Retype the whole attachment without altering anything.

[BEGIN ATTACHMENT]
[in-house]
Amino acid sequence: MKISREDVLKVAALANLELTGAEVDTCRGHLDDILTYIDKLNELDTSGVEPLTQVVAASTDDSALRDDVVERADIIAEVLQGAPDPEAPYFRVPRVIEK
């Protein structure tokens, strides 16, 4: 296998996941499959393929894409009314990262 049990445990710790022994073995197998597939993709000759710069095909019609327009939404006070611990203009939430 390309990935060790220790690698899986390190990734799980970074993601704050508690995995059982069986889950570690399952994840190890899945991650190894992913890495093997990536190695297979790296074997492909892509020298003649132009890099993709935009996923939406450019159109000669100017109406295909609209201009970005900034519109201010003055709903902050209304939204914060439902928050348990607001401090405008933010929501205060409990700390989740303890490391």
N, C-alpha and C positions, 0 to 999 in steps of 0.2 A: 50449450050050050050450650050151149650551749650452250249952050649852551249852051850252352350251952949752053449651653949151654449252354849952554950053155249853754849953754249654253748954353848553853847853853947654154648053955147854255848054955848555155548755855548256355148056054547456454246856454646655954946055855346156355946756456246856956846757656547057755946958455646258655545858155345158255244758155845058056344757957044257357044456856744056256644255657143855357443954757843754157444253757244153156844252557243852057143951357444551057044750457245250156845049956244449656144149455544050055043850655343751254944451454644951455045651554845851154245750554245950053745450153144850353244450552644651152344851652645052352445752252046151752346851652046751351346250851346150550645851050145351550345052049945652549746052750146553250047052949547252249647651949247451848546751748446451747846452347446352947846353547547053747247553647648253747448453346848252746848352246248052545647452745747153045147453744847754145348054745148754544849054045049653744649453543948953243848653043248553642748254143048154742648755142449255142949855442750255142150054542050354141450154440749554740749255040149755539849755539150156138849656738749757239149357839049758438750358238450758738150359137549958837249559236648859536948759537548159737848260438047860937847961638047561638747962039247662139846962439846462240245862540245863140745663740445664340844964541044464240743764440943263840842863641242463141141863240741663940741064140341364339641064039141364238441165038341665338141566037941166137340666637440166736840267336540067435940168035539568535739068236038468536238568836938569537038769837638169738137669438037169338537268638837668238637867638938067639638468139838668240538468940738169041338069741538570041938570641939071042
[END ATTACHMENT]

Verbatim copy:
[in-house]
Amino acid sequence: MKISREDVLKVAALANLELTGAEVDTCRGHLDDILTYIDKLNELDTSGVEPLTQVVAASTDDSALRDDVVERADIIAEVLQGAPDPEAPYFRVPRVIEK
């Protein structure tokens, strides 16, 4: 296998996941499959393929894409009314990262 049990445990710790022994073995197998597939993709000759710069095909019609327009939404006070611990203009939430 390309990935060790220790690698899986390190990734799980970074993601704050508690995995059982069986889950570690399952994840190890899945991650190894992913890495093997990536190695297979790296074997492909892509020298003649132009890099993709935009996923939406450019159109000669100017109406295909609209201009970005900034519109201010003055709903902050209304939204914060439902928050348990607001401090405008933010929501205060409990700390989740303890490391």
N, C-alpha and C positions, 0 to 999 in steps of 0.2 A: 50449450050050050050450650050151149650551749650452250249952050649852551249852051850252352350251952949752053449651653949151654449252354849952554950053155249853754849953754249654253748954353848553853847853853947654154648053955147854255848054955848555155548755855548256355148056054547456454246856454646655954946055855346156355946756456246856956846757656547057755946958455646258655545858155345158255244758155845058056344757957044257357044456856744056256644255657143855357443954757843754157444253757244153156844252557243852057143951357444551057044750457245250156845049956244449656144149455544050055043850655343751254944451454644951455045651554845851154245750554245950053745450153144850353244450552644651152344851652645052352445752252046151752346851652046751351346250851346150550645851050145351550345052049945652549746052750146553250047052949547252249647651949247451848546751748446451747846452347446352947846353547547053747247553647648253747448453346848252746848352246248052545647452745747153045147453744847754145348054745148754544849054045049653744649453543948953243848653043248553642748254143048154742648755142449255142949855442750255142150054542050354141450154440749554740749255040149755539849755539150156138849656738749757239149357839049758438750358238450758738150359137549958837249559236648859536948759537548159737848260438047860937847961638047561638747962039247662139846962439846462240245862540245863140745663740445664340844964541044464240743764440943263840842863641242463141141863240741663940741064140341364339641064039141364238441165038341665338141566037941166137340666637440166736840267336540067435940168035539568535739068236038468536238568836938569537038769837638169738137669438037169338537268638837668238637867638938067639638468139838668240538468940738169041338069741538570041938570641939071042